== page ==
As images of children caged in industrial prison facilities have emerged from Trump’s America, Canadians have rightly reacted with shock and horror.

The American policy of separating children from their parents crossing the border is an outrage against human decency which ought to be widely condemned.

But it’s also a wake-up call for Canadians to examine our own detention practices with regards to refugees and immigrants.

A University of Toronto report published in 2016 revealed that the Canada Border Services Agency detained an average of 48 children per year — separate from their family — between 2011 and 2015 under the government of Stephen Harper.

The report notes that “Children who live in detention for even brief periods experience significant psychological harm that often persists long after they are released” and that “Children who have lived in detention experience increased symptoms of depression, anxiety, post-traumatic stress, and suicidal ideation. Many also experience developmental delays and behavioural issues.”

Detention of children is an unconscionable crime that must end. The report finds that the detention of children has diminished since 2015, and “recent initiatives by Canada’s federal government and the Canada Border Services Agency (CBSA) indicate a strong willingness to reform the immigration detention regime.”

However, the report also finds that family separation — the practice of indefinite detention of parents without their children — causes substantial harm to children and has continued unabated in recent years. In fact, Canada currently allows indefinite detention of refugees and immigrants.

Explaining the harms associated with family separation, the report cites Irwin Elman, the Provincial Advocate for Children and Youth:

There is no decision made in the life of a child that can be considered more serious than removing them from their families. Separating a child from their family has truly life-altering consequences for the child. The act of an apprehension becomes part of a narrative that they carry forever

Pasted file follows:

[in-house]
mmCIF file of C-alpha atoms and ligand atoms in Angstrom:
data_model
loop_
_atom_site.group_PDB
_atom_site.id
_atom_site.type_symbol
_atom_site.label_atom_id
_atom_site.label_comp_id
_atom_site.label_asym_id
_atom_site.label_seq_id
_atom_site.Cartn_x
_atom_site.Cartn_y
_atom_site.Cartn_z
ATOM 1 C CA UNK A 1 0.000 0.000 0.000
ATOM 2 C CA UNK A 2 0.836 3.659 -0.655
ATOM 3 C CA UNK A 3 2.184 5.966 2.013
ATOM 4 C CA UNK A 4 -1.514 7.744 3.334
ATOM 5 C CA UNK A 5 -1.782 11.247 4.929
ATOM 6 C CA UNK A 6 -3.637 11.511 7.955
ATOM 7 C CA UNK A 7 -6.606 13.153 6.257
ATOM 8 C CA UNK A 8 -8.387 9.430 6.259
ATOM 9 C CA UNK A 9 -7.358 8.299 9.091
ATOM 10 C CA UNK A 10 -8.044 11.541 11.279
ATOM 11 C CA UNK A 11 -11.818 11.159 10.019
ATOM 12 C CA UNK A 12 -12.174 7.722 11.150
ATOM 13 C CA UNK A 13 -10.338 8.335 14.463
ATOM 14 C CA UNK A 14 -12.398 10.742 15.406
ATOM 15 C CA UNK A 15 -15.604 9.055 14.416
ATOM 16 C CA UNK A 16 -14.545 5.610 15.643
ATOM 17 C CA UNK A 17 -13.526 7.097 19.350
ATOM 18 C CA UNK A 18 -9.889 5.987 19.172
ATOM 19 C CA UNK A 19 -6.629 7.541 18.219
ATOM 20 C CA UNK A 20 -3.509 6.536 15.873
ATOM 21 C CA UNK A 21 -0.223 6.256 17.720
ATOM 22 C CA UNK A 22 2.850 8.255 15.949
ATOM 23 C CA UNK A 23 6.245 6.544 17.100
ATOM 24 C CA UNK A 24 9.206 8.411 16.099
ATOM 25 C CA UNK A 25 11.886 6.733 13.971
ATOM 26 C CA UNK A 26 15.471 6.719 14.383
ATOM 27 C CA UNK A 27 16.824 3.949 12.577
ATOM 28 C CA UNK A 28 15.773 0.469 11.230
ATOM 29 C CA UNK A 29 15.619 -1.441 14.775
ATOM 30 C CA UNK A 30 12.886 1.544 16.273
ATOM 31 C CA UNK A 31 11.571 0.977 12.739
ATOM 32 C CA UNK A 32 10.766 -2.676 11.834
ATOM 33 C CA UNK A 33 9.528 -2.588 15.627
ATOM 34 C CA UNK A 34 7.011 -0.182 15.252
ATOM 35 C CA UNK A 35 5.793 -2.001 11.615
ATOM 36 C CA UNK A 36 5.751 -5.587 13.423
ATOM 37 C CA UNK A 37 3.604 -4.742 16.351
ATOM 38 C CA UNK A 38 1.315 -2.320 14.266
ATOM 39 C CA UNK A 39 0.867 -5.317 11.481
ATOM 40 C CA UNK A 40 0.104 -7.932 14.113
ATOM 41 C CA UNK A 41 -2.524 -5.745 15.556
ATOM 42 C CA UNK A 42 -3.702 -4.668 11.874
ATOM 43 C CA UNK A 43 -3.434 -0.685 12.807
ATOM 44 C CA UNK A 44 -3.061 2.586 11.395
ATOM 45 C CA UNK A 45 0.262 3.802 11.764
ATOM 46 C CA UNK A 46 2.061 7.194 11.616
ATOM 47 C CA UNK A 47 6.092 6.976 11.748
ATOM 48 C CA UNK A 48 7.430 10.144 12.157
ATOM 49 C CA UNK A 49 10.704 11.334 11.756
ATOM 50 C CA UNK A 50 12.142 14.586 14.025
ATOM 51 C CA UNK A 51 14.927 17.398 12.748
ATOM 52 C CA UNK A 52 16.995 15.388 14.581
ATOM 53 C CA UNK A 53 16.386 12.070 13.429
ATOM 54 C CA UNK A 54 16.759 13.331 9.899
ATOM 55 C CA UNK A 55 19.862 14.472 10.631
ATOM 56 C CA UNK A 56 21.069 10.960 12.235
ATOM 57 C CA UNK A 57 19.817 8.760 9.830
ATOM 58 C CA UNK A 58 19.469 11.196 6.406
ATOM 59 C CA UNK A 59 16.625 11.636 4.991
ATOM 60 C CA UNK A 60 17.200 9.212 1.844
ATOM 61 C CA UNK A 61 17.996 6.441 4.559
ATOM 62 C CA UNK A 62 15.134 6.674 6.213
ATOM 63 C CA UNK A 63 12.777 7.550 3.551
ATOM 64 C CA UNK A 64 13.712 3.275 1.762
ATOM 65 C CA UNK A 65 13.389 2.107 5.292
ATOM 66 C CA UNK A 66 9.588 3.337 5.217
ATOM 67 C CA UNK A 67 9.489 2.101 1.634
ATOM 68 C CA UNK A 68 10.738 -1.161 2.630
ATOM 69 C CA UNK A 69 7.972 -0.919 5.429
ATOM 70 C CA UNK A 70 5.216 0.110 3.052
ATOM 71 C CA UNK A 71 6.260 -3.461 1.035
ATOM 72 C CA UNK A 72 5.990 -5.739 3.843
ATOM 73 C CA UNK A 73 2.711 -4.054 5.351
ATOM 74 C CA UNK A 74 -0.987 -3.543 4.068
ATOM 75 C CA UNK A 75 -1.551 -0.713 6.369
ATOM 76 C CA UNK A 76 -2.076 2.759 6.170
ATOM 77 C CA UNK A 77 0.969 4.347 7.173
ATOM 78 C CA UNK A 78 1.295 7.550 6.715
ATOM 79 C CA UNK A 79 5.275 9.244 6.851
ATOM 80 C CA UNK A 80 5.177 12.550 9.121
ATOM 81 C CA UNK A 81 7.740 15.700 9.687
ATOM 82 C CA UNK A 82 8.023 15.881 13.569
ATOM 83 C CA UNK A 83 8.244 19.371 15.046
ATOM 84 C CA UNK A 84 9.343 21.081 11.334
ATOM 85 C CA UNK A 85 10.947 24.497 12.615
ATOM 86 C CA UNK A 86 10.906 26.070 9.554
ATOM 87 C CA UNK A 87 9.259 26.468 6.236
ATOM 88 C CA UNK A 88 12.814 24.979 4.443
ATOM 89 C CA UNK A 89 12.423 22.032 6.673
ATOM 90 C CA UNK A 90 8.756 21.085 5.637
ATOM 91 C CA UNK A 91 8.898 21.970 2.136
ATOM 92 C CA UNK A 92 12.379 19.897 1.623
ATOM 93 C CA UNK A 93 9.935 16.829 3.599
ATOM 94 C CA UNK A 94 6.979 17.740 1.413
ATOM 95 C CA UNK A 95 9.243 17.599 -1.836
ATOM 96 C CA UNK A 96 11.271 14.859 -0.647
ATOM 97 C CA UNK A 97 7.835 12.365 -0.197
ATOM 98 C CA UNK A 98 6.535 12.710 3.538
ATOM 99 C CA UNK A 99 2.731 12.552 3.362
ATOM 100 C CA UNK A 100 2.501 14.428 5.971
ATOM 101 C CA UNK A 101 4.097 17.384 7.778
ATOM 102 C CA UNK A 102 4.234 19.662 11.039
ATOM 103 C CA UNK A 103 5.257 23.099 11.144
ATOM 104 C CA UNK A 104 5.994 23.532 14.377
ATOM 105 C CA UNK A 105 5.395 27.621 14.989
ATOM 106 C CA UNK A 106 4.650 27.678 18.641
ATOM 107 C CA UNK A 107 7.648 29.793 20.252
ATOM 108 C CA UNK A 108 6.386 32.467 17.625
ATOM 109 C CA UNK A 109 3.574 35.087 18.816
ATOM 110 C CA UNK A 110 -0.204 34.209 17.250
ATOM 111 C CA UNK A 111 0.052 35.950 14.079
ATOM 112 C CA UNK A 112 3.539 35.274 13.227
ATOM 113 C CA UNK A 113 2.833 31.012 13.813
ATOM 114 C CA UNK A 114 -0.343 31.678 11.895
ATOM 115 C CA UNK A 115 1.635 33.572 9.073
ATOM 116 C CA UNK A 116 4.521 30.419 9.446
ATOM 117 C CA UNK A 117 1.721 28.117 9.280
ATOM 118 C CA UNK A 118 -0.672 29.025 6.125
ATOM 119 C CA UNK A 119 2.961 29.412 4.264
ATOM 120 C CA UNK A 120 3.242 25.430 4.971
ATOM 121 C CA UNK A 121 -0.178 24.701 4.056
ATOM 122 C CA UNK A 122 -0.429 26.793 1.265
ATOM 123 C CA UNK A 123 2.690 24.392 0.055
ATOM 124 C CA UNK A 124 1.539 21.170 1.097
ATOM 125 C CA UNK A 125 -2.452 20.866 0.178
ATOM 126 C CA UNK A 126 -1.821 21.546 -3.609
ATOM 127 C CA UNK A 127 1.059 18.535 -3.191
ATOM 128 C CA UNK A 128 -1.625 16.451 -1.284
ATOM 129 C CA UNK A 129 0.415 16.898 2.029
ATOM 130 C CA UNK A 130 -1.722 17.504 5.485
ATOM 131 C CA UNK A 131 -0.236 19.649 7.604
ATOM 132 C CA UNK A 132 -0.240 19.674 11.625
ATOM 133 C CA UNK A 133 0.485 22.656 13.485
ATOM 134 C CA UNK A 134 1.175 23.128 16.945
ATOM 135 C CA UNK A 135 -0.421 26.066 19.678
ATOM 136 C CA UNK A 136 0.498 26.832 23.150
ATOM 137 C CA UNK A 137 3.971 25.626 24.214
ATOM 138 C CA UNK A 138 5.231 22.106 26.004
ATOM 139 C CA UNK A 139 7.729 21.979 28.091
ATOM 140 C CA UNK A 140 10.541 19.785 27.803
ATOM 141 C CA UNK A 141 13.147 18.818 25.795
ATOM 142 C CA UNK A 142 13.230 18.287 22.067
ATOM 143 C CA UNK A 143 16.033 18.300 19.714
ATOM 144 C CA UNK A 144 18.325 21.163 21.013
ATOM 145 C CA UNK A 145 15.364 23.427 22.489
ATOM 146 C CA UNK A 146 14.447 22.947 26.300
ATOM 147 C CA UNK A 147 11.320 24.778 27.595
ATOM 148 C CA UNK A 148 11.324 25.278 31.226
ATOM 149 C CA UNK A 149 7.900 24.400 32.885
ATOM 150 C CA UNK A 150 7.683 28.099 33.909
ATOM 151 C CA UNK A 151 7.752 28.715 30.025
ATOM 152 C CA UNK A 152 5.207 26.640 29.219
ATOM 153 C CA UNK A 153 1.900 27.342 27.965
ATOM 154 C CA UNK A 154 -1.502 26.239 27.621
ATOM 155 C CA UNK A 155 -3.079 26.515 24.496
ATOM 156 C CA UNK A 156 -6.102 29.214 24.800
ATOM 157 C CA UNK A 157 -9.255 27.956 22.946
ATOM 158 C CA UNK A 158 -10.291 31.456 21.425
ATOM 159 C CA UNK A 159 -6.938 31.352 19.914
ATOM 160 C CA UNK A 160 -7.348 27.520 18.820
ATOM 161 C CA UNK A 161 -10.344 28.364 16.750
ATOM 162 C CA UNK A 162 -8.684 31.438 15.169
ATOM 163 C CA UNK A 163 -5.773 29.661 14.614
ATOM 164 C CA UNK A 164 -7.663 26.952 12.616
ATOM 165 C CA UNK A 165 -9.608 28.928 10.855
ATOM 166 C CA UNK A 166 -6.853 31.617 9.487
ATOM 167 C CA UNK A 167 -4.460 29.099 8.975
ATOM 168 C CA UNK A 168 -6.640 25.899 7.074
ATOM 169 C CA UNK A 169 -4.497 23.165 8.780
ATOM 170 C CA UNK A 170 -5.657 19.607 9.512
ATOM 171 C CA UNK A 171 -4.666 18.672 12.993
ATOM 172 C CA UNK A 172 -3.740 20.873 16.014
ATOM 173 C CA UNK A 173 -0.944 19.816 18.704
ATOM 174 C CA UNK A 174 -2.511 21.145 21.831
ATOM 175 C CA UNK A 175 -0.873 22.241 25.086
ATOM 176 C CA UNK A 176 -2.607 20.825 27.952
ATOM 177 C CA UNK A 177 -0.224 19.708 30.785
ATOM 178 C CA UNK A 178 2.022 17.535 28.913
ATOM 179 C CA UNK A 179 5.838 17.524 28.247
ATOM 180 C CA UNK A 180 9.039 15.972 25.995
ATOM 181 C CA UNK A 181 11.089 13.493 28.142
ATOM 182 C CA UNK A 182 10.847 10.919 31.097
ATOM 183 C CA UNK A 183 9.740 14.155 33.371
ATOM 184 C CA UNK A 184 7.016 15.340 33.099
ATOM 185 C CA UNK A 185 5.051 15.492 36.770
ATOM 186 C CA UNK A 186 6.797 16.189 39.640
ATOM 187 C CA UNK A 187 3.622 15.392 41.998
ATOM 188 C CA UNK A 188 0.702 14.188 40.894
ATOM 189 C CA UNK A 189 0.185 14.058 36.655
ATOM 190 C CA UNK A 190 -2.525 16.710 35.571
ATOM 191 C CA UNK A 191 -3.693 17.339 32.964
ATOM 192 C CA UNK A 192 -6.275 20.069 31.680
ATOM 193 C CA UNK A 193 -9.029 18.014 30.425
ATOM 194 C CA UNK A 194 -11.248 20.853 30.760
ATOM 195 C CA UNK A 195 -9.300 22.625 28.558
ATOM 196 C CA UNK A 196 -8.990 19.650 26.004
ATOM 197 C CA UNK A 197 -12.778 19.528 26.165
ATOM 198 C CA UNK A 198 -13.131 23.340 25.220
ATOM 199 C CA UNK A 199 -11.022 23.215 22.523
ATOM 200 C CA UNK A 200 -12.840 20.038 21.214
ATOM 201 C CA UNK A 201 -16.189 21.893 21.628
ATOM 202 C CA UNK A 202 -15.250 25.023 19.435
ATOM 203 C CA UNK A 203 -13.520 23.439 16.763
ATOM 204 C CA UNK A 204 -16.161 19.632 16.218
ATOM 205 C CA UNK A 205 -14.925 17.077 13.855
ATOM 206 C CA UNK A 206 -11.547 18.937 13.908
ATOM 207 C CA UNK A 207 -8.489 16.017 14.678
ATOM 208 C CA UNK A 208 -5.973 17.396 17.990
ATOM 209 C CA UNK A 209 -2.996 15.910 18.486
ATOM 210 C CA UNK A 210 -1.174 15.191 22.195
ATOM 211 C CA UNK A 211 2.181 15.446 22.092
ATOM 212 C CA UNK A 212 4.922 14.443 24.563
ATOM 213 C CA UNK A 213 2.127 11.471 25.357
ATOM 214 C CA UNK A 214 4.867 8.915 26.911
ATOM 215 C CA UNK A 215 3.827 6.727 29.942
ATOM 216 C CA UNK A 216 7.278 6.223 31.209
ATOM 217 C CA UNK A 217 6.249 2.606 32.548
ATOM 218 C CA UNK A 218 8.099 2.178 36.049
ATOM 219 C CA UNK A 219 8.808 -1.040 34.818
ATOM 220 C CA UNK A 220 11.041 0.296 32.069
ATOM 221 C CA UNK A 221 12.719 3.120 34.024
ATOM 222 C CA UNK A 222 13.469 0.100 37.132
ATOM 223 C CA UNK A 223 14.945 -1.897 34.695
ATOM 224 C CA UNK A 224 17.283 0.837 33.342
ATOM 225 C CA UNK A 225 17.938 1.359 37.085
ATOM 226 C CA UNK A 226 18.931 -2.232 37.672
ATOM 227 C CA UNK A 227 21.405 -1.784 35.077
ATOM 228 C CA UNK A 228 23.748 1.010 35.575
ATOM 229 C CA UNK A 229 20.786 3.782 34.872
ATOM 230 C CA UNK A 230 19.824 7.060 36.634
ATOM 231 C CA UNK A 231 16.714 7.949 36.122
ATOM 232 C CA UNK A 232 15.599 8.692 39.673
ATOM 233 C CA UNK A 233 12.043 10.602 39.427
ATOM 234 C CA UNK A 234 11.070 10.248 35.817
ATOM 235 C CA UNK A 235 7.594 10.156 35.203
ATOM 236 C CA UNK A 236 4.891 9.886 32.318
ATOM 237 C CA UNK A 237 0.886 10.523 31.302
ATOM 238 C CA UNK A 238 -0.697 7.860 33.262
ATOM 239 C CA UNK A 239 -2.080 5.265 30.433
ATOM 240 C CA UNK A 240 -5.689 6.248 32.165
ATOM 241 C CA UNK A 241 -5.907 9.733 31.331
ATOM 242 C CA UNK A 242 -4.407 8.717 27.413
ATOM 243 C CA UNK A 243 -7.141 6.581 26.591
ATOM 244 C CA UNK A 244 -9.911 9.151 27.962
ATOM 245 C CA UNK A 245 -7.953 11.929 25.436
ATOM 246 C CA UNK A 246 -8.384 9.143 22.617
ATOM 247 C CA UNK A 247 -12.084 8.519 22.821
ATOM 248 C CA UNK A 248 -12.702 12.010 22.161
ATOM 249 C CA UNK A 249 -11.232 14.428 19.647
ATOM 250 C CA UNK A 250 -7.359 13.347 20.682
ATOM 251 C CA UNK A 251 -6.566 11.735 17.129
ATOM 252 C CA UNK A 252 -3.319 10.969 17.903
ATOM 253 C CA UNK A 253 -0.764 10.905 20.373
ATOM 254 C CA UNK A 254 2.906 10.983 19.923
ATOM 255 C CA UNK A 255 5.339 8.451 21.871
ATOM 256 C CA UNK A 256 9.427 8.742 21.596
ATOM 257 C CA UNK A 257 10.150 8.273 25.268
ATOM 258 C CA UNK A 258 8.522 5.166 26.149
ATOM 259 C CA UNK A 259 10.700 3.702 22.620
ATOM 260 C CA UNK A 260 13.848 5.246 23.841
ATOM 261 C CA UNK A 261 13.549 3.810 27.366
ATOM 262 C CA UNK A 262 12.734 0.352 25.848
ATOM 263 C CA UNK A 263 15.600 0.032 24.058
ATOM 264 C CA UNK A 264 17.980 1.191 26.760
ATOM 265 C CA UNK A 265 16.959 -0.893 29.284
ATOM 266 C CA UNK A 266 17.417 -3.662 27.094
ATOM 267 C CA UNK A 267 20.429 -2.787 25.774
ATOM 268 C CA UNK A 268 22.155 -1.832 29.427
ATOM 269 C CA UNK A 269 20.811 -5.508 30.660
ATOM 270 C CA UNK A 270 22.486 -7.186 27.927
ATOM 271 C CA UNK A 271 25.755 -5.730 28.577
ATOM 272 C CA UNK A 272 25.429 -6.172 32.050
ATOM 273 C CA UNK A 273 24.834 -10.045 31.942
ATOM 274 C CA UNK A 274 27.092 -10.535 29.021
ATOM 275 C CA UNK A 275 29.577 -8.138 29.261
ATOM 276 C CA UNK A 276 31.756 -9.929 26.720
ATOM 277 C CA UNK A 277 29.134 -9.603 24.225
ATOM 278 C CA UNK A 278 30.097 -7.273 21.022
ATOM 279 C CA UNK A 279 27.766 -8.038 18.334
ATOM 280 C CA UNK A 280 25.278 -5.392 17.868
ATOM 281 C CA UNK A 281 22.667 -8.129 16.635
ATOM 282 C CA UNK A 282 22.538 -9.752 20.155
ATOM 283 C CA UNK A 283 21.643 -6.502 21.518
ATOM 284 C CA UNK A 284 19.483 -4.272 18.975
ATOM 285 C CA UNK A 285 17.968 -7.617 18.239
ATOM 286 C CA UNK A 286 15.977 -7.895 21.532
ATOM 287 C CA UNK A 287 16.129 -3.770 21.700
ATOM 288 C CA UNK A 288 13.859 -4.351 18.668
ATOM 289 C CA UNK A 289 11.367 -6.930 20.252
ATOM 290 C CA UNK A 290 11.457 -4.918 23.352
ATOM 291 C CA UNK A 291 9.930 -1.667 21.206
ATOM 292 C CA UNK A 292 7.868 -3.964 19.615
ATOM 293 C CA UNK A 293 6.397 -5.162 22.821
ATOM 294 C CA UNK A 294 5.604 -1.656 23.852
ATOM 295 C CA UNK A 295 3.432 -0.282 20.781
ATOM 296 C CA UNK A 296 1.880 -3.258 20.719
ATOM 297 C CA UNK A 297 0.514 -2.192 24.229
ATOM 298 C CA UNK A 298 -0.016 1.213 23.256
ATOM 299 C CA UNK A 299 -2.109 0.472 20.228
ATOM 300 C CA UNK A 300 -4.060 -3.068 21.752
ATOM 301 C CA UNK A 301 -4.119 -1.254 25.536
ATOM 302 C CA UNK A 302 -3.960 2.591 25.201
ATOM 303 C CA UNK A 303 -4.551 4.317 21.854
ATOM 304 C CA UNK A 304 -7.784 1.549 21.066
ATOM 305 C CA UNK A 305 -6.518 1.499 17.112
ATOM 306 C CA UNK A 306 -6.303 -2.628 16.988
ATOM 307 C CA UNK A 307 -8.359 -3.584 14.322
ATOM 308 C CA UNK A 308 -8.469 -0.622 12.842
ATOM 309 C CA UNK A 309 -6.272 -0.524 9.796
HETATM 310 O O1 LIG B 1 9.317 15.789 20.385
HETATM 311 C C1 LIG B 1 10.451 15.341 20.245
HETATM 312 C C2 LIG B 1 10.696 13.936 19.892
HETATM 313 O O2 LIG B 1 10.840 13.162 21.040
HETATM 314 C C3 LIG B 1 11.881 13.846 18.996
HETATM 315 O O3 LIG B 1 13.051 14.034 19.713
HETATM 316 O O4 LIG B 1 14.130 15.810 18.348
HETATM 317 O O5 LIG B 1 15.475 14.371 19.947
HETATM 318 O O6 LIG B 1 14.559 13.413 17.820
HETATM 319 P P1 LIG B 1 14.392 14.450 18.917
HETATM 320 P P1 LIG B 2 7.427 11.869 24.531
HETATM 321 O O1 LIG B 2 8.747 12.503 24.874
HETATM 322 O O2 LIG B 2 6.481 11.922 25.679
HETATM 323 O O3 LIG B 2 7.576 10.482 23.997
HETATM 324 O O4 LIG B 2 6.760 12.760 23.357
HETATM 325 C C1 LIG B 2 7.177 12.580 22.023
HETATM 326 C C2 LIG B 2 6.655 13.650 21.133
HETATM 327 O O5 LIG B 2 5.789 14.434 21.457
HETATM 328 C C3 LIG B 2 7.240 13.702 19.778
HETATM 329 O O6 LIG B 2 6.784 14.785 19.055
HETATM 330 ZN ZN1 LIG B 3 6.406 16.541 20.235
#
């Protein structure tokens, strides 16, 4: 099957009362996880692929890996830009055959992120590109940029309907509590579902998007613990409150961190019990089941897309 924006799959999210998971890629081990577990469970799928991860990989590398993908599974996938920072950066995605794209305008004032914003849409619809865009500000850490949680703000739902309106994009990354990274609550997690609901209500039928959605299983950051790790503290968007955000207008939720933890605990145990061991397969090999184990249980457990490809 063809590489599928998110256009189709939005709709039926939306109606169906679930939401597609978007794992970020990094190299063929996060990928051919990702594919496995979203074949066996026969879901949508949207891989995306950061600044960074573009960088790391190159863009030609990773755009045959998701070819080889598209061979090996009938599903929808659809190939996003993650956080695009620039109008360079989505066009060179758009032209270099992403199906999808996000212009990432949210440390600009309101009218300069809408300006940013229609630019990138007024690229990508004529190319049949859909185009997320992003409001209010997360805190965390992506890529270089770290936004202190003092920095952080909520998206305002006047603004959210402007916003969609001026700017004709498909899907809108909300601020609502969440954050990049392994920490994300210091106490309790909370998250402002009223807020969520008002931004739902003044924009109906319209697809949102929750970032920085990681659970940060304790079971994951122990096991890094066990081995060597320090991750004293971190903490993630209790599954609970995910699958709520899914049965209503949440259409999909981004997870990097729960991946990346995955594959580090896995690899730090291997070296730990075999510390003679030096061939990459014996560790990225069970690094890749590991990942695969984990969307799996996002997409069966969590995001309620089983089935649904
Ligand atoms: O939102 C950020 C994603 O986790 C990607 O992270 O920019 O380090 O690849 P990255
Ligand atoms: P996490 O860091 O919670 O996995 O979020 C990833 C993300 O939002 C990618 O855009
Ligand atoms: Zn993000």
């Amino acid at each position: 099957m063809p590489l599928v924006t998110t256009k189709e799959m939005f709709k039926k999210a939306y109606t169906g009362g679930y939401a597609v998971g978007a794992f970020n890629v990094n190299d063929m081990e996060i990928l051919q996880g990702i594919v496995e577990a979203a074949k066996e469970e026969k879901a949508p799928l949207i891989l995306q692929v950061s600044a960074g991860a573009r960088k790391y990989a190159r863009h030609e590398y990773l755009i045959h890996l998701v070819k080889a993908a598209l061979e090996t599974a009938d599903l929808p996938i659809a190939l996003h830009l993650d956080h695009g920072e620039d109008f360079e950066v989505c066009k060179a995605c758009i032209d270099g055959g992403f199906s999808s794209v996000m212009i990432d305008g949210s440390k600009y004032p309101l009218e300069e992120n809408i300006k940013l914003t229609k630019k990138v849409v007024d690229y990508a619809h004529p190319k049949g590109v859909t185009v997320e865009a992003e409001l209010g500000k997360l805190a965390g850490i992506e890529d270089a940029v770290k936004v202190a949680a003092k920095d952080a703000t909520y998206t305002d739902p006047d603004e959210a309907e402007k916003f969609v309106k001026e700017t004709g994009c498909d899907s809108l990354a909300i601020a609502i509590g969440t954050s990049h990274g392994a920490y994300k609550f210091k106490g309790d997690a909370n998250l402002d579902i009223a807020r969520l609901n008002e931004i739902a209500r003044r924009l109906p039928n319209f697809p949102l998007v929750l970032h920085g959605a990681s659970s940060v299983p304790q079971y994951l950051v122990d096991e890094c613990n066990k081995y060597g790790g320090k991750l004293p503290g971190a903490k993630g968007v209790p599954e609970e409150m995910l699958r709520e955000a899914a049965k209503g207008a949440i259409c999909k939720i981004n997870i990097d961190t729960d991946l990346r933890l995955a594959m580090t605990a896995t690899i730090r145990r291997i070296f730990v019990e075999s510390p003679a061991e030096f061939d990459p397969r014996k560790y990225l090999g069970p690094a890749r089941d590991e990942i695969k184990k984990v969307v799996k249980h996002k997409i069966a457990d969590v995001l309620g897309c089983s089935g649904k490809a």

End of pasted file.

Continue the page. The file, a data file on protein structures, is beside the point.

If we are to have a humane immigration system, Canada must end the practice of child detention, family separation, and indefinite detention. Fortunately, a number of viable alternatives are available and have been successfully implemented in other countries.

The Swedish Model

Sweden uses a system of supervision of newcomers within the community that involves regular check-ins with caseworkers. Detention is used as a last-resort rather than an immediate option for border agents. As the University of Toronto report notes, “Families with children may only be detained if supervision is deemed insufficient or has failed, and only in appropriate facilities.”

The Hong Kong Model

The International Social Service Hong Kong Branch (ISSHK) — a Hong Kong NGO — supports asylum claimants while their applications are processed. ISSHK clients receive support with housing, food, and other basic necessities while living in the community. ISSHK provides an alternative to detention for thousands of people seeking asylum.

The Belgian Model

Families seeking asylum in Belgium are not detained. Instead they receive support from the Belgian government to provide for basic needs and are housed in apartments in the community. They are assigned a case manager who oversees their application process from start to finish.

Whatever model Canada selects, it’s clear that the detention of children and separation of families is an unnecessary element of our immigration and refugee system. The Federal government should commit to ending this practice as a principle, and expedite the process of implementing alternative solutions.